I like a good glass of wine as much as the next harried mom, but given our thinly spread budget, my go-to wines usually come with a screw top or out of the box. Hey, don’t knock it; boxed wine has come a long way over the years! Or at least that’s how I rationalize it.
On special occasions, we’ll sometimes splurge $40 to $50 for a nice Cabernet or Zinfandel, and yes, the improvement in taste is remarkable. But still, that’s a splurge that isn’t possible in our everyday lives, so with the cheap stuff I will stick. Since it’s not often I get the opportunity to indulge in fancy wine, I’ll ask for advice before I buy. After all, I want to make sure I’m getting the best bang for my buck.
If I found out I’d been swindled into overpaying for a $50 bottle of wine, I’d be ticked. So I can only imagine what some of the world’s top sommeliers felt when they realized they’d been duped by Rudy Kurniawan, who spent the past decade counterfeiting bottles of wine that would fetch tens of thousands of dollars at auction.
The uber-wealthy immigrant claimed to have money through his family’s business, a “major Asian beer distributorship in Indonesia,” but no one was able or willing to verify that. Why ask questions of the flashy and generous young man that would spend a million dollars a month or more on fine wines and share with his friends? Something about biting the hand that feeds you comes to mind.
Rudy got into the wine auction scene, selling entire cases of rare wine where only single bottles had been previously located. Some people in the business started to raise eyebrows, but Kurniawan’s supporters stood by him, claiming that if the wine wasn’t what it claimed to be, then the man himself had been duped.
More and more people became suspicious of Kurniawan, including Bill Koch (brother to Charles and David), one of the biggest wine collectors in the country. With that Koch money, you know he could afford it. After Koch inspected some wines he had purchased from Kurniawan through auction house Acker and found them to be fakes, he sued to get his money back. He wasn’t the only one, and eventually Acker refused to sell any more of Kurniawan’s wine.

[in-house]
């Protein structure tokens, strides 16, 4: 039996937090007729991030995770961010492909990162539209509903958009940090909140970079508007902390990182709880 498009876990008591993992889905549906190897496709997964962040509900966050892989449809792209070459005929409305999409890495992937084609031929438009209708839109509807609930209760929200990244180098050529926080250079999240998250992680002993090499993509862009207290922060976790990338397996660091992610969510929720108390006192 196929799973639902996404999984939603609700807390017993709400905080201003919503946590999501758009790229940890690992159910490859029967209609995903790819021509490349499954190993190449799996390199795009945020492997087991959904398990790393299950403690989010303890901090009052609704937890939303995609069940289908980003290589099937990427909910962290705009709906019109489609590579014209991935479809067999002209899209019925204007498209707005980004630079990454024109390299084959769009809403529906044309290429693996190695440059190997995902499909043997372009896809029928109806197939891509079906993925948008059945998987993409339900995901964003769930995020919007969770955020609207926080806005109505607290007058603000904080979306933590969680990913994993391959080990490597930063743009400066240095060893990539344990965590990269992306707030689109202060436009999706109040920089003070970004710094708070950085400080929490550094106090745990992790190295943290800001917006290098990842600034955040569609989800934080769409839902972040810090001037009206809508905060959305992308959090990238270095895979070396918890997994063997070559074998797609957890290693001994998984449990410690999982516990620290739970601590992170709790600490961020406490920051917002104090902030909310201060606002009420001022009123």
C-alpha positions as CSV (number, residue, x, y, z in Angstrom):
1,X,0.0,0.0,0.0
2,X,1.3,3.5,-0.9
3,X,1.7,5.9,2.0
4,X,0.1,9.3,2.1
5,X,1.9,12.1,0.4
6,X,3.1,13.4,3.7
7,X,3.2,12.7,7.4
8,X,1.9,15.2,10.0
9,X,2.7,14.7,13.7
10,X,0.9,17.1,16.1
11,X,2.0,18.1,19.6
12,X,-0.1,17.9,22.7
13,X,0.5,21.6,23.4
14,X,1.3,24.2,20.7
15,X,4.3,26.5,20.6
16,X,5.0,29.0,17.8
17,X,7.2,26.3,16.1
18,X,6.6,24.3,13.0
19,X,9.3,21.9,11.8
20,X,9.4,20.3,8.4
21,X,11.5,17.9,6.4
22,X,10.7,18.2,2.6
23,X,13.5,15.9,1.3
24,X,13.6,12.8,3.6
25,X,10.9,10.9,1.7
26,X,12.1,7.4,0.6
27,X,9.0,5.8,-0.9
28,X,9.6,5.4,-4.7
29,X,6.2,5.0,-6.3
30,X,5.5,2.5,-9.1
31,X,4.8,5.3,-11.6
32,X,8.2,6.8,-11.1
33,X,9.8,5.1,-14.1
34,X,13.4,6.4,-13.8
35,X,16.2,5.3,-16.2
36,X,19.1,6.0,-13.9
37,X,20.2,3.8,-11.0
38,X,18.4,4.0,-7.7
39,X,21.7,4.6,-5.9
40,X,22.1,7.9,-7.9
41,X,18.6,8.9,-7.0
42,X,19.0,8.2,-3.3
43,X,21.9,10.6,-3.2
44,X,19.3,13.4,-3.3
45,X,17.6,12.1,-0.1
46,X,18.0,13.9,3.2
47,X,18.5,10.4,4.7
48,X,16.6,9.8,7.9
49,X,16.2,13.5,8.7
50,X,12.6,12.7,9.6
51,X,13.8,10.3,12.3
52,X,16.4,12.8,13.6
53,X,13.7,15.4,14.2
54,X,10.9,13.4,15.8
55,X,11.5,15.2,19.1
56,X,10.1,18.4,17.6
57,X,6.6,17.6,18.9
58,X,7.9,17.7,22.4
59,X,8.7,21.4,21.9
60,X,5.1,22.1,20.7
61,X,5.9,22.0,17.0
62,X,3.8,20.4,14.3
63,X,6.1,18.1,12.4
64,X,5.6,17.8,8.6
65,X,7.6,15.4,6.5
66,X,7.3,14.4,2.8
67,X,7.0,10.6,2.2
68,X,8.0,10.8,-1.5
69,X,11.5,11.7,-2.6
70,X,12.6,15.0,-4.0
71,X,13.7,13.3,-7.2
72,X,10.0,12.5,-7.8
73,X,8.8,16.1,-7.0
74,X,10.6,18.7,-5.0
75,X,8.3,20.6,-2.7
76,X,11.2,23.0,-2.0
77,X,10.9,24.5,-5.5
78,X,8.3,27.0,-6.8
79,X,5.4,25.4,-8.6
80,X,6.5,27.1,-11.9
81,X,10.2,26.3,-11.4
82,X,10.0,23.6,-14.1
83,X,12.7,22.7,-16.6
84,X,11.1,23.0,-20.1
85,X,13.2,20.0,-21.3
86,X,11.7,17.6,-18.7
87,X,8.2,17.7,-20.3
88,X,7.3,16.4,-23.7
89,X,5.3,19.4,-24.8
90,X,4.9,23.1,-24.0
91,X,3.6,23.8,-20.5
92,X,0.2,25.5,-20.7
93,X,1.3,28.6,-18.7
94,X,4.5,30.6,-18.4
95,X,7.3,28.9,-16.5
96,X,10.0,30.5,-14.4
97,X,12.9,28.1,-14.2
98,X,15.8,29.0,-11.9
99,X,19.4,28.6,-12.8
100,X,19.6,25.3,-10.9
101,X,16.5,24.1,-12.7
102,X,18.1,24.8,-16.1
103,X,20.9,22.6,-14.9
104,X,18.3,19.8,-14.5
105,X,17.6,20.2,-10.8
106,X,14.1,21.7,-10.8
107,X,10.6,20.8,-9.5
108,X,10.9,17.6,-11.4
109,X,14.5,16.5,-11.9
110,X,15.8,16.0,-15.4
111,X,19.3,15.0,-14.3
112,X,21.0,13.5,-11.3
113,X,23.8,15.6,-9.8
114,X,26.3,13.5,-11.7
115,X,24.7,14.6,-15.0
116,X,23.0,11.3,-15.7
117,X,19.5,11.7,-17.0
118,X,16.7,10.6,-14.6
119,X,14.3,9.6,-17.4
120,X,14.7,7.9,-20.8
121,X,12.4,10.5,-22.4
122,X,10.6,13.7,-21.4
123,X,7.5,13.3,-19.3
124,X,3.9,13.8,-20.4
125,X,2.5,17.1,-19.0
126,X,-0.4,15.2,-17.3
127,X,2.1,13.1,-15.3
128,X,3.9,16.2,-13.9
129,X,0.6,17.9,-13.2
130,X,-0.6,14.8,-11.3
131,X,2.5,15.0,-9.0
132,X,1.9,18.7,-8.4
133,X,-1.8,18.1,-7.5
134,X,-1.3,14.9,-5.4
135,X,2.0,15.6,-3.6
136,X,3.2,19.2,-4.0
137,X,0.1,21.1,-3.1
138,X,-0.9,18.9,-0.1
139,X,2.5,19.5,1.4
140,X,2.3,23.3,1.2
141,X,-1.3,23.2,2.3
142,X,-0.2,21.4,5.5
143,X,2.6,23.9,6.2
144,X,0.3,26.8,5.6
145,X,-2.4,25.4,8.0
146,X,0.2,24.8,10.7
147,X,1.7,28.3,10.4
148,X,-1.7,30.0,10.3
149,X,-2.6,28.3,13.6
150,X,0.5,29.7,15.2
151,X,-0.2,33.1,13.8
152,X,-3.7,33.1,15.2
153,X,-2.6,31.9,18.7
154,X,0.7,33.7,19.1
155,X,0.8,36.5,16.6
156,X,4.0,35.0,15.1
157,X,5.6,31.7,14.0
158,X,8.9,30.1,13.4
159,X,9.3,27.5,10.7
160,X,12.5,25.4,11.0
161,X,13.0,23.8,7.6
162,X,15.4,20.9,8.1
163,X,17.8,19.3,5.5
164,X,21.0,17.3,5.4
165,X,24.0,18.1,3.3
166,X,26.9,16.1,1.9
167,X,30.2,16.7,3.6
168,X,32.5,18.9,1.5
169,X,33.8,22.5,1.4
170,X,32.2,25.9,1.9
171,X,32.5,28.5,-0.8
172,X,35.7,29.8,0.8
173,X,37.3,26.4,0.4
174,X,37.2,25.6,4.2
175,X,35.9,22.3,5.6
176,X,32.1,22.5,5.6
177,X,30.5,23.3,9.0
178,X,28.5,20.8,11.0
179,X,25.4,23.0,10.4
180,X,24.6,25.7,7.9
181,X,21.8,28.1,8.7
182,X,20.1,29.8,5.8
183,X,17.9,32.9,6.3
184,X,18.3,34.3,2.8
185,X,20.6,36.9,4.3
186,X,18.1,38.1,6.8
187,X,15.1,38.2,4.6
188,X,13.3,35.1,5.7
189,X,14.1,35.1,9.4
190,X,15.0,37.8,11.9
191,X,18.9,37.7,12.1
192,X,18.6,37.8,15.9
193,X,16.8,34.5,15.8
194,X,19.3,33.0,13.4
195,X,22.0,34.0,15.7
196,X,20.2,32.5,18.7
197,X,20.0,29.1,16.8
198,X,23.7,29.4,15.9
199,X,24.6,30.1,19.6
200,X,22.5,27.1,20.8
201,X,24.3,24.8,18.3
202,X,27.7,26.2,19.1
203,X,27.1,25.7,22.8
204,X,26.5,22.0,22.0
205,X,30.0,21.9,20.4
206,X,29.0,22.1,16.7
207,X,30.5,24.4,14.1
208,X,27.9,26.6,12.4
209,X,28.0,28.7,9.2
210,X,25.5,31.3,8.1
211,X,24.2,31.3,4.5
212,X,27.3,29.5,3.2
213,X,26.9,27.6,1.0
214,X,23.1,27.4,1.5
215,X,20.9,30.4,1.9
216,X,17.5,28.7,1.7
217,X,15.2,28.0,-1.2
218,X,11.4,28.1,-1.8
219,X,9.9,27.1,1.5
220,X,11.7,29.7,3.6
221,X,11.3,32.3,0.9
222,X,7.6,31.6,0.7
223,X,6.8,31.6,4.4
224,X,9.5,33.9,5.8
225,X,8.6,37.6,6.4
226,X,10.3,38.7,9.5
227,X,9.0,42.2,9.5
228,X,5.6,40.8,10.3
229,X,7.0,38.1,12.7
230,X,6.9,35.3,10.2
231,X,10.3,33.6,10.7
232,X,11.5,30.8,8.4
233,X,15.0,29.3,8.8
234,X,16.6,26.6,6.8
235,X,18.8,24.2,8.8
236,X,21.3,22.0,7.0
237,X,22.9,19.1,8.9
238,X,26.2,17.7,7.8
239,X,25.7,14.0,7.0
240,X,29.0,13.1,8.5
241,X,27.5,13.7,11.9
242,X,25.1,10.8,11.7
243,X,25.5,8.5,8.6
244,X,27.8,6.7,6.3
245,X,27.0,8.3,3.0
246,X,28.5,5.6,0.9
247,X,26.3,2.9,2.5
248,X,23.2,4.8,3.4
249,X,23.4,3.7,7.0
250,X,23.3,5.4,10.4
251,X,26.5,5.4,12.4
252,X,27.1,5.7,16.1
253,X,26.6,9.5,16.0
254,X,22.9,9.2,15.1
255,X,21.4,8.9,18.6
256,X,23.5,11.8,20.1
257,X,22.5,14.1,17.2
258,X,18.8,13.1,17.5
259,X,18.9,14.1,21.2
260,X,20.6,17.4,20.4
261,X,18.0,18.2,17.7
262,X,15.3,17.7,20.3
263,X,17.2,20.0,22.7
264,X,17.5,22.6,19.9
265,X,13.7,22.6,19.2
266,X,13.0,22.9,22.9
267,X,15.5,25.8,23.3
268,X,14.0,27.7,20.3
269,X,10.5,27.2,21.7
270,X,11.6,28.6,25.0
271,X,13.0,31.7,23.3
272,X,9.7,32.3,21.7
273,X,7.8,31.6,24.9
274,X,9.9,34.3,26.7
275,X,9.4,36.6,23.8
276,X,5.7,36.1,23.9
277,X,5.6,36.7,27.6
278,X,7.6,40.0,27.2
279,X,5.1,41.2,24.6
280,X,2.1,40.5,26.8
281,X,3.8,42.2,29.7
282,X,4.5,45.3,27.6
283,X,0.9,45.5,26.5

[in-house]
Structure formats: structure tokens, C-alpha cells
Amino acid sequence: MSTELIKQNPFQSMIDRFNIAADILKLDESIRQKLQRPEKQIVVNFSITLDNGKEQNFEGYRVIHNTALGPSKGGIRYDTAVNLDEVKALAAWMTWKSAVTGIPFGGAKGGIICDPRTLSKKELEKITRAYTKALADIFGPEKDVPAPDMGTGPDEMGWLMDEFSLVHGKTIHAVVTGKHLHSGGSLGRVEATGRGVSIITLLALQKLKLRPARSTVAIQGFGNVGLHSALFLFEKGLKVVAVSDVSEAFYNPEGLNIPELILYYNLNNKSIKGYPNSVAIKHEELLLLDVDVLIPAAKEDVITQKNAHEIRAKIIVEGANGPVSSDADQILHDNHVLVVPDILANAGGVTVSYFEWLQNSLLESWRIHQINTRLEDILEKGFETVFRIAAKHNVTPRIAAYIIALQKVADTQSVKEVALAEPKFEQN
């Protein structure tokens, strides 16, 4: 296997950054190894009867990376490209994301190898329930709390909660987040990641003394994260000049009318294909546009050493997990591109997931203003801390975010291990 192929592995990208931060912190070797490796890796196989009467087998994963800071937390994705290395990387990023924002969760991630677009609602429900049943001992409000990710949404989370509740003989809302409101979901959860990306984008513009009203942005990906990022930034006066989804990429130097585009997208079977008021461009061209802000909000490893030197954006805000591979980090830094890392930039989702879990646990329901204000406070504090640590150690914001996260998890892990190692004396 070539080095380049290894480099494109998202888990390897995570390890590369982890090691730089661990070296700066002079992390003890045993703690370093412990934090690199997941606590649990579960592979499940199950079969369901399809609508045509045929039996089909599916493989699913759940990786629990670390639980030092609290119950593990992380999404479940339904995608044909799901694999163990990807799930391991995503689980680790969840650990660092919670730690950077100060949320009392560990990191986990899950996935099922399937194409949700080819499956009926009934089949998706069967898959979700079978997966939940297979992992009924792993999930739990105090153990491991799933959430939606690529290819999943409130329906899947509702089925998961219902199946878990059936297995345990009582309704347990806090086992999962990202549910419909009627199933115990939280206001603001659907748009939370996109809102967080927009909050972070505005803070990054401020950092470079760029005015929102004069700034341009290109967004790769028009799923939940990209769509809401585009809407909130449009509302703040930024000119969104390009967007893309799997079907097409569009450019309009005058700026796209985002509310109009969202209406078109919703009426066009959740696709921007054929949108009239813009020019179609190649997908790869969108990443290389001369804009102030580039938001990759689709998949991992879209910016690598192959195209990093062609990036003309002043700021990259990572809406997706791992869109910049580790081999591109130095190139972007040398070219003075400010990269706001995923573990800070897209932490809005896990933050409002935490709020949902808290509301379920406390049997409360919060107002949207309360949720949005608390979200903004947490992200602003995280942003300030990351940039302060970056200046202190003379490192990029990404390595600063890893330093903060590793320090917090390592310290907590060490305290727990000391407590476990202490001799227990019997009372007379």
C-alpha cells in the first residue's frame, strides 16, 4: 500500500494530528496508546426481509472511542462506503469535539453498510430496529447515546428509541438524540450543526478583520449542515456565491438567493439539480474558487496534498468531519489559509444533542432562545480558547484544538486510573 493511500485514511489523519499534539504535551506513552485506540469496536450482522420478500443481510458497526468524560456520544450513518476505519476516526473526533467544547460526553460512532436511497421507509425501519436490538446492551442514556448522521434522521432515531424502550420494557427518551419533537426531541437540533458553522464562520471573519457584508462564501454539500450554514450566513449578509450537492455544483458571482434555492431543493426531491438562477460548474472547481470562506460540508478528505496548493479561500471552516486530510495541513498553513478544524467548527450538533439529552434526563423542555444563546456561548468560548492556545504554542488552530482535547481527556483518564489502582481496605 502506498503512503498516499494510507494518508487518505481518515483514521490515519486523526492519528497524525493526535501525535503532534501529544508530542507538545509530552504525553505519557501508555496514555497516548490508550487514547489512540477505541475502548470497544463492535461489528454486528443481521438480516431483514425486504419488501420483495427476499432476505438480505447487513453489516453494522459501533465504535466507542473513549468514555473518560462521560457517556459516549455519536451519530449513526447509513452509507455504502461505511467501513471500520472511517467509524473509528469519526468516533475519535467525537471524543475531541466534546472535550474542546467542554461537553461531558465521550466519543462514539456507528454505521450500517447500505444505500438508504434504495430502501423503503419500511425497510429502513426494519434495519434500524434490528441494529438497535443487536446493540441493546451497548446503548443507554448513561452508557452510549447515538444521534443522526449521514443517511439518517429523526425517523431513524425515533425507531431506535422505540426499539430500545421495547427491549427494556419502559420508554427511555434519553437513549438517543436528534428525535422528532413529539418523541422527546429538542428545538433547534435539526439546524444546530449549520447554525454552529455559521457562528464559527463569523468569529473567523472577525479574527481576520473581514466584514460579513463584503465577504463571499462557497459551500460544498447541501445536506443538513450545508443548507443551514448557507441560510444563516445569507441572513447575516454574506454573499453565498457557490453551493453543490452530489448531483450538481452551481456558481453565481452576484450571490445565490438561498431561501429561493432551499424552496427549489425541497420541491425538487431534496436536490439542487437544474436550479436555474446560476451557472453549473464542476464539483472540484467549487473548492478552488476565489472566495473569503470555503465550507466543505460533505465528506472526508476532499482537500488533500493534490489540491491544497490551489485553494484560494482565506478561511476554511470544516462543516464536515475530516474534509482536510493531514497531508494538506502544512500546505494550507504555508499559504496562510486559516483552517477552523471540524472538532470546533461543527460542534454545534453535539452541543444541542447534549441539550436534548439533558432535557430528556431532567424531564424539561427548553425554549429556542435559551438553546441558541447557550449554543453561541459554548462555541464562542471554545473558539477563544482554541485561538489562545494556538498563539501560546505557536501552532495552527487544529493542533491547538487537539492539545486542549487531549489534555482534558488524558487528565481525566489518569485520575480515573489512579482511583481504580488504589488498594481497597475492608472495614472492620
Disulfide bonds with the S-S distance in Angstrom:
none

He was able to sell rare and expensive wine through second-tier sources, and possibly would’ve continued along without getting caught, except the FBI had been working on a case regarding his immigration status. It was determined that the foreigner had been living in the U.S. illegally since 2003, when his application for asylum had been denied.
On March 8, the FBI came to his home, arrested him, and proceeded to inspect the residence. They found a multitude of corks, labels, old bottles with soaked-off labels, thousands of wine labels for old wines, and a re-corking machine. The evidence was undeniable. Kurniawan had pulled the wool over some of the most discerning wine pallets in the world.
Moral of the story: When something seems too good to be true, it probably is. This guy was able to unearth some of the most rare wines on the planet by the case full. Wishful thinking doesn’t make something true any more than being rich and sharing wine with your friends makes you a trustworthy person.
Now if you’ll excuse me, there’s a box of wine on my counter calling my name.
Image via leyla.a/flickr